University of Illinois at Chicago
SARS-CoV-2 Variant Tracking.png (90.88 kB)

SARS-CoV-2 Variant Tracking and Mitigation During In-Person Learning at a Midwestern University in the 2020-2021 School Year

Download (90.88 kB)
Version 2 2024-06-03, 16:41
Version 1 2023-12-08, 17:45
journal contribution
posted on 2024-06-03, 16:41 authored by Aaron Lilienfeld AsbunAaron Lilienfeld Asbun, Carolina Avendano, Joseph Sarro, Liz Rulli, Marie Lynn MirandaMarie Lynn Miranda, Melissa Stephens, Michael E. Pfrender, Wendy Barrios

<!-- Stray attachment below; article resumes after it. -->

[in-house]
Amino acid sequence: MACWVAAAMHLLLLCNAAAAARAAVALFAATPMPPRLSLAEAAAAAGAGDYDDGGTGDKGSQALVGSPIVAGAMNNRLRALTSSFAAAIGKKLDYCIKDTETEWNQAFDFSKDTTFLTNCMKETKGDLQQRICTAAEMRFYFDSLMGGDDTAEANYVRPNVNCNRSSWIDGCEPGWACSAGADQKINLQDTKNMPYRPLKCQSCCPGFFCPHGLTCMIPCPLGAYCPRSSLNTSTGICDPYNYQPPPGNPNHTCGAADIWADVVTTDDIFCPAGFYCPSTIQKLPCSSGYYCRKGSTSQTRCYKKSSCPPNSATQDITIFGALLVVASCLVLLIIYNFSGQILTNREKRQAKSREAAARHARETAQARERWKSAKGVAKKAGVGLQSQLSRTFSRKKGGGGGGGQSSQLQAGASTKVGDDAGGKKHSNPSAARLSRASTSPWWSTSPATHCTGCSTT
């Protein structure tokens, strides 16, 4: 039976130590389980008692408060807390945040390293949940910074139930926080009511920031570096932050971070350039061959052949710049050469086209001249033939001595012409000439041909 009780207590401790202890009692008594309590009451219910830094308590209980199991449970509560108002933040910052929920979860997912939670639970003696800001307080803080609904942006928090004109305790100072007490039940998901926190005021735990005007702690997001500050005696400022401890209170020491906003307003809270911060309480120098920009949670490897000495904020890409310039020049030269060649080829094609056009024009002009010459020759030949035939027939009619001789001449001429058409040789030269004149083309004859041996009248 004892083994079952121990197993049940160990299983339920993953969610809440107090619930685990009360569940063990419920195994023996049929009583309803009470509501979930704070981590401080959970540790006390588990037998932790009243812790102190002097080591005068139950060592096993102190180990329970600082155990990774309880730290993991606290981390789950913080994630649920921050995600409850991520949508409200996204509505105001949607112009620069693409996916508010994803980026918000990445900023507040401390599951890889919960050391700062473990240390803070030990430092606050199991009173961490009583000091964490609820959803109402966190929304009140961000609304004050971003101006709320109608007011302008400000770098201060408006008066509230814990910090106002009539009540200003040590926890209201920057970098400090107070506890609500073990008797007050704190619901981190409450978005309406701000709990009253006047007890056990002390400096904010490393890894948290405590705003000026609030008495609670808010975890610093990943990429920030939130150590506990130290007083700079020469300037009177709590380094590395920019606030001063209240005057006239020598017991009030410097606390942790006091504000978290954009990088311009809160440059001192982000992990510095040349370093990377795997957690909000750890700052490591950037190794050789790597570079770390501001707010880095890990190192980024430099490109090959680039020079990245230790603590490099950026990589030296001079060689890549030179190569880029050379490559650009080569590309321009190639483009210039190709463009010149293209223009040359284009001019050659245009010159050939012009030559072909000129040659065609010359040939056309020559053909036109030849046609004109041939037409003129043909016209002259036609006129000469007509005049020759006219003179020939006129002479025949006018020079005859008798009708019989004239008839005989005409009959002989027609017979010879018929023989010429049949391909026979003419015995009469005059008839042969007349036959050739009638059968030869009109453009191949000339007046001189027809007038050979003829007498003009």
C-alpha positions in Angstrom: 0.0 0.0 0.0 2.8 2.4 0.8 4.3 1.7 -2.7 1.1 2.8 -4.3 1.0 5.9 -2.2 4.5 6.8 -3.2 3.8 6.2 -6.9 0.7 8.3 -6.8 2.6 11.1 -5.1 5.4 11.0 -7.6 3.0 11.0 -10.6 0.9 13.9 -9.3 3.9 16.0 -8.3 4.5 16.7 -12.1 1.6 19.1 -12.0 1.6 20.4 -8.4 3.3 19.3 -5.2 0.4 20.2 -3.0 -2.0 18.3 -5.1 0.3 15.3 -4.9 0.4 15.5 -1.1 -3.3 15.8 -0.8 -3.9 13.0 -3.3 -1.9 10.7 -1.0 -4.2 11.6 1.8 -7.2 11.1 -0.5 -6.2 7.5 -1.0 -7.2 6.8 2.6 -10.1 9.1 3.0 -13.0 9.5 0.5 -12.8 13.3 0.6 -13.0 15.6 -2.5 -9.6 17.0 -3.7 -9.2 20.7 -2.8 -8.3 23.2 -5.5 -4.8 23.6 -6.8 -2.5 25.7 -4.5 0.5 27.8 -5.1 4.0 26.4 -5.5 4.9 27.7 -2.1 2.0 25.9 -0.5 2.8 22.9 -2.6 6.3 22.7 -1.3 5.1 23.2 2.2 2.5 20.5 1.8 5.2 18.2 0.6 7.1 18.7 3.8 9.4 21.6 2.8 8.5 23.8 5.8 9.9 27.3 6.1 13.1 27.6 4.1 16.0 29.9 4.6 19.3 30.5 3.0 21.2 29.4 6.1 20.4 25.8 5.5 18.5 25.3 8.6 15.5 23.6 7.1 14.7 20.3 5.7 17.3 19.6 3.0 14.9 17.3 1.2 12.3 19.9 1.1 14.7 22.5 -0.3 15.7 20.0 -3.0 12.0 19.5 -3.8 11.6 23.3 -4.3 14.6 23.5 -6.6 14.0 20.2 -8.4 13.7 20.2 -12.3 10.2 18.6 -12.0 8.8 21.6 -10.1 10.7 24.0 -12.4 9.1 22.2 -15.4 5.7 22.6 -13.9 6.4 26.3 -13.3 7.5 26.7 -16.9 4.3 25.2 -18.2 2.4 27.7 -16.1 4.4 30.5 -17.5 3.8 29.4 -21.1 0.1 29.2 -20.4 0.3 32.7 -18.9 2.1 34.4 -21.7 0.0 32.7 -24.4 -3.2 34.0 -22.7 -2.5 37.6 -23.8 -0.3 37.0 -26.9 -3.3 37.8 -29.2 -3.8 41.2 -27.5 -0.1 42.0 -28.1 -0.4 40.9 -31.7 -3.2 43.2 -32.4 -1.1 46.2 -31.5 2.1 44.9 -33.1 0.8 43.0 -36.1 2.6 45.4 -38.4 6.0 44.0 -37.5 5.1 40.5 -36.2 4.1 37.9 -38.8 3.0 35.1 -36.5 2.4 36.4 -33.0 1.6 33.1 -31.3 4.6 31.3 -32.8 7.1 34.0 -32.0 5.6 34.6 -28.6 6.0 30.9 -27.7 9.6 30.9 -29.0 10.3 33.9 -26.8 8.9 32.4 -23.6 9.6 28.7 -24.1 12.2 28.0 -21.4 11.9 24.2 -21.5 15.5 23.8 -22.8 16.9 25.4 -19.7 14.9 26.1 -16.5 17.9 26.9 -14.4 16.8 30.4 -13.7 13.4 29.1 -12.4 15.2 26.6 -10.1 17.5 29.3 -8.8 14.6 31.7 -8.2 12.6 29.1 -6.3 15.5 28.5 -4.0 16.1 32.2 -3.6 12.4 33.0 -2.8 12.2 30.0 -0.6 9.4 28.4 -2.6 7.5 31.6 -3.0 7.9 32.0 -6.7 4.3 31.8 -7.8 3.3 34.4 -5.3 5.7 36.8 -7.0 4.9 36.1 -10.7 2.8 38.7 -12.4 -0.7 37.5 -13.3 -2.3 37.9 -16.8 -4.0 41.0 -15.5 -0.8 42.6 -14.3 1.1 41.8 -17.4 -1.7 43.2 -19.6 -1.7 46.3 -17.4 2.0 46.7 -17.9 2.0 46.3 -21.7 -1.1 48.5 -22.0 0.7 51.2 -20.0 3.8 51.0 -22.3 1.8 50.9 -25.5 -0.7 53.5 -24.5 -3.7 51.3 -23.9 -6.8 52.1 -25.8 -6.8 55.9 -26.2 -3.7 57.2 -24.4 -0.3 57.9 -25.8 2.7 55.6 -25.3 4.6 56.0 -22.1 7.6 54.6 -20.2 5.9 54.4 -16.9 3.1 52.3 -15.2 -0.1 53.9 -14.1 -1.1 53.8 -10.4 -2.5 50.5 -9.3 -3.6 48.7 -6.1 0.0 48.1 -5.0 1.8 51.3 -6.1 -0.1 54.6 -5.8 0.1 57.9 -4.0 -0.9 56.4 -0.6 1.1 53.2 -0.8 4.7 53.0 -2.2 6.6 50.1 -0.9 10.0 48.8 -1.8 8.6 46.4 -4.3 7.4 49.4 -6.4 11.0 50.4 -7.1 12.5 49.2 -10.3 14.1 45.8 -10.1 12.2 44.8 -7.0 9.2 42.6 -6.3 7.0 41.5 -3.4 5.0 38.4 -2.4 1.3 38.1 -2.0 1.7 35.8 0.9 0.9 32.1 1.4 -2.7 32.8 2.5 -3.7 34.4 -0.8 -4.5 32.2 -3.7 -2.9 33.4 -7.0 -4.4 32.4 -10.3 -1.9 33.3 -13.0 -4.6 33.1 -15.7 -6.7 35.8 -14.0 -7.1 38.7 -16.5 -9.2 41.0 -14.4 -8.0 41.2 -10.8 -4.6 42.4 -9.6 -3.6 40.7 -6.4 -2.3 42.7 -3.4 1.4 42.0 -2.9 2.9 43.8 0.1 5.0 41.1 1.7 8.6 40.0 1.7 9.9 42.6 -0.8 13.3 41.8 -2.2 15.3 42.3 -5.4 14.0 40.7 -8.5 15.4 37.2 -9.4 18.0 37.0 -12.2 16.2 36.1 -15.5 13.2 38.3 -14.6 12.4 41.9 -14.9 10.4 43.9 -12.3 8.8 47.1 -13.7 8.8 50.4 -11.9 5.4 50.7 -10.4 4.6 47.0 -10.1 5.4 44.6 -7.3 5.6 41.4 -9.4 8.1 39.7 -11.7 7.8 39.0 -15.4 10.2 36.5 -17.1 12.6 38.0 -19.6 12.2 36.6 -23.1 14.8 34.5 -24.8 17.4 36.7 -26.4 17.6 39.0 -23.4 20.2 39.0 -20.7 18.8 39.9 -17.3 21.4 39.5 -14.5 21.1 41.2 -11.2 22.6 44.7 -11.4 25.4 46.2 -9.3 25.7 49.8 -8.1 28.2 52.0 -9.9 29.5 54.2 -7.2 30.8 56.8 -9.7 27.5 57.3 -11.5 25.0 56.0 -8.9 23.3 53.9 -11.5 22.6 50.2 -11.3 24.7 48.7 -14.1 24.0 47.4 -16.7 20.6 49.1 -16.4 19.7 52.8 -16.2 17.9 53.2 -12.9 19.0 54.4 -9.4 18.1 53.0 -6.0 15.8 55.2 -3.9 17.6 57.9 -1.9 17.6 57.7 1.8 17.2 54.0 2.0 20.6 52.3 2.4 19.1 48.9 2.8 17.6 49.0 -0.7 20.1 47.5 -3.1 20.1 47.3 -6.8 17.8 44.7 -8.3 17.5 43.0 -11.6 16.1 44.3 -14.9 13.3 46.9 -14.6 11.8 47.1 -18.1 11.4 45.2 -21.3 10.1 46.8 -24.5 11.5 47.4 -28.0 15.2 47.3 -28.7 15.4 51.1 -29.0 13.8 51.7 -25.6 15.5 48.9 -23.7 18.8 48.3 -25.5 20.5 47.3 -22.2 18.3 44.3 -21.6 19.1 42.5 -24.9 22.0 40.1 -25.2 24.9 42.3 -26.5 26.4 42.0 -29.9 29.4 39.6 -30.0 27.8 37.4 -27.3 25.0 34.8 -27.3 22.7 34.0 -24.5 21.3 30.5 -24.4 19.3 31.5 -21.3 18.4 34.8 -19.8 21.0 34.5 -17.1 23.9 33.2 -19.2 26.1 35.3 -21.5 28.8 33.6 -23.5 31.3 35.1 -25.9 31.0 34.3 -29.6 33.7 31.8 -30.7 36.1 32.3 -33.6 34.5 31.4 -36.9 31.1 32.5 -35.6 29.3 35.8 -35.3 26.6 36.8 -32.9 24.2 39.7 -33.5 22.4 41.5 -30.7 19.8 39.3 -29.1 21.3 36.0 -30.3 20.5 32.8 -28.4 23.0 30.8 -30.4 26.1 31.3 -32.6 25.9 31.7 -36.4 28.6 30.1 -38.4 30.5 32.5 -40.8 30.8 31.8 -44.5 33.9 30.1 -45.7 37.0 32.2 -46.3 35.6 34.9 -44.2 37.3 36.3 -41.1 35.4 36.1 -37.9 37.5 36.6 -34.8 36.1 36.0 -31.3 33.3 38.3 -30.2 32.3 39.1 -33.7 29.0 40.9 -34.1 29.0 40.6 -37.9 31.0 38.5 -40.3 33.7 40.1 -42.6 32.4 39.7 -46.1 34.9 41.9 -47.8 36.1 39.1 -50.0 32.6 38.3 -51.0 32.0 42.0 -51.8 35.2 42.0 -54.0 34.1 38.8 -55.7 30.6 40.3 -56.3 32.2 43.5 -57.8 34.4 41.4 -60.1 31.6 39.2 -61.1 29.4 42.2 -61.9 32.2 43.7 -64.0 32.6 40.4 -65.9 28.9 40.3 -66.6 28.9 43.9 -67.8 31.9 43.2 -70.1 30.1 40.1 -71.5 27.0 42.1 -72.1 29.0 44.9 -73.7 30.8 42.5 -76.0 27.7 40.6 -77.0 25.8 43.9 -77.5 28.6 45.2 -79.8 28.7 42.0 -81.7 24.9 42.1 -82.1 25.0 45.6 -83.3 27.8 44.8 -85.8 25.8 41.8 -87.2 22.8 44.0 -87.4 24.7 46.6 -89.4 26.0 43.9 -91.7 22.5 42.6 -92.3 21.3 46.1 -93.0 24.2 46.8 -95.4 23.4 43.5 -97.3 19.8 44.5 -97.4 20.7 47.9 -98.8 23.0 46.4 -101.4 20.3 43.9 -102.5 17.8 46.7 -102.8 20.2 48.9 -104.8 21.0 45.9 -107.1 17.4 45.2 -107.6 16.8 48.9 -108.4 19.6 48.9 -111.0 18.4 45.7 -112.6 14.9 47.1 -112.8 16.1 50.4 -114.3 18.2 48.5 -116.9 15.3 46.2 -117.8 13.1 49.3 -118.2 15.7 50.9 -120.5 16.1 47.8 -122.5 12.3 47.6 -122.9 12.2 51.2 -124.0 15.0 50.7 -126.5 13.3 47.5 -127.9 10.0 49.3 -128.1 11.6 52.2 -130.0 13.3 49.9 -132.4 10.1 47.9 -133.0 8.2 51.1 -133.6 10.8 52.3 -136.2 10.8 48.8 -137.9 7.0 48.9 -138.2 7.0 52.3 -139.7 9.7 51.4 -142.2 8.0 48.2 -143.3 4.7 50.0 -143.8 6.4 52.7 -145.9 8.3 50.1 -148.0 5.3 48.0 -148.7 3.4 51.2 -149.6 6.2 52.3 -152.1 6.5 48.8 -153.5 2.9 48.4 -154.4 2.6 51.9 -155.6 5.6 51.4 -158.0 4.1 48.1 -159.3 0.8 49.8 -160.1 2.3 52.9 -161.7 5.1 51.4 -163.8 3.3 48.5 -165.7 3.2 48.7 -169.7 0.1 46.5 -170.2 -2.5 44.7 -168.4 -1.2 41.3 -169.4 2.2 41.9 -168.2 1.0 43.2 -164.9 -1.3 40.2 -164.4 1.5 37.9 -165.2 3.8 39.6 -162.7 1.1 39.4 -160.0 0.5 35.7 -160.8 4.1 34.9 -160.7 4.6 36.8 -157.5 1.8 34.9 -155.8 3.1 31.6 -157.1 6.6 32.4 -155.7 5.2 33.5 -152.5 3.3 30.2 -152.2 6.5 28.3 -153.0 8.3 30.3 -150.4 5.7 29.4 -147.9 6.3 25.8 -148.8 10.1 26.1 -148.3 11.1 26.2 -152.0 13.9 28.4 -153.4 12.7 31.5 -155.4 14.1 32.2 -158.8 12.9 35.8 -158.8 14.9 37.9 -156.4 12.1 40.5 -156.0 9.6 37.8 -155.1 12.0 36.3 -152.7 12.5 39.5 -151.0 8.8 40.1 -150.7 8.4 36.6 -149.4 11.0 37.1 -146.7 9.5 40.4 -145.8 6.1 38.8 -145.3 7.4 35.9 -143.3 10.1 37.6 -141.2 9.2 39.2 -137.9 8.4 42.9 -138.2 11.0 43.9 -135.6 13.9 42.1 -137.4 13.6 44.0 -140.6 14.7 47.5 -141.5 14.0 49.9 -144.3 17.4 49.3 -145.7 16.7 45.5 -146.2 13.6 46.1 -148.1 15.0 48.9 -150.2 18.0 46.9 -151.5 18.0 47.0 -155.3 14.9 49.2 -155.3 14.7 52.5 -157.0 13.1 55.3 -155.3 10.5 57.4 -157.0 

Importance: The COVID-19 pandemic led many higher education institutions to close campuses during the 2020-2021 academic year. As campuses prepared for a return to in-person education, many institutions were mandating vaccines for students and considering the same for faculty and staff. Objective: To determine the association between vaccination coverage and the levels and spread of SARS-CoV-2, even in the presence of highly-transmissible variants and congregate living, at a midsized university in the US. Design, Setting, and Participants: This case series was conducted at a midsized Midwestern university during the spring 2021 semester. The university developed a saliva-based surveillance program capable of high-throughput SARS-CoV-2 polymerase chain reaction testing and genomic sequencing with the capacity to deliver results in less than 24 hours. On April 7, 2021, the university announced a vaccine requirement for all students for the fall 2021 semester and announced the same requirement for faculty and staff on May 20, 2021. The university hosted an onsite mass vaccination clinic using the 2-dose Pfizer-BioNTech vaccine during April 8 to 15 and April 29 to May 6, 2021. Data were analyzed for 14 894 individuals from the university population who were tested for COVID-19 on campus from January 6 to May 20, 2021. Main Outcomes and Measures: Positive SARS-CoV-2 diagnosis was confirmed by quantitative reverse transcription–polymerase chain reaction of saliva specimens, and variant identity was assessed by quantitative reverse transcription–polymerase chain reaction and next-generation sequencing of viral genomes. Results: Between January 6 and May 20, 2021, the university conducted 196 185 COVID-19 tests for 14 894 individuals and identified 1603 positive cases. Within those positive cases, 950 individuals (59.3%) were male, 644 (40.2%) were female, 1426 (89.0%) were students, and 1265 (78.9%) were aged 17 to 22 years. Among the 1603 positive cases, 687 were identified via polymerase chain reaction of saliva specimens. The Alpha (B.1.1.7) variant constituted 218 of the 446 total positives sequenced (48.9%). By May 20, 2021, 10 068 of 11 091 students (90.8%), 814 of 883 faculty (92.2%), and 2081 of 2890 staff (72.0%) were vaccinated. The 7-day rolling average of positive cases peaked at 37 cases on February 17 but declined to zero by May 14, 2021. The 7-day moving average of positive cases was inversely associated with cumulative vaccination coverage, with a statistically significant Pearson correlation coefficient of −0.57 (95% CI, −0.68 to −0.44). Conclusions and Relevance: This case series study elucidated the association of a robust vaccination program with a statistically significant decrease in positive COVID-19 cases among the study population even in the presence of highly transmissible variants and congregate living.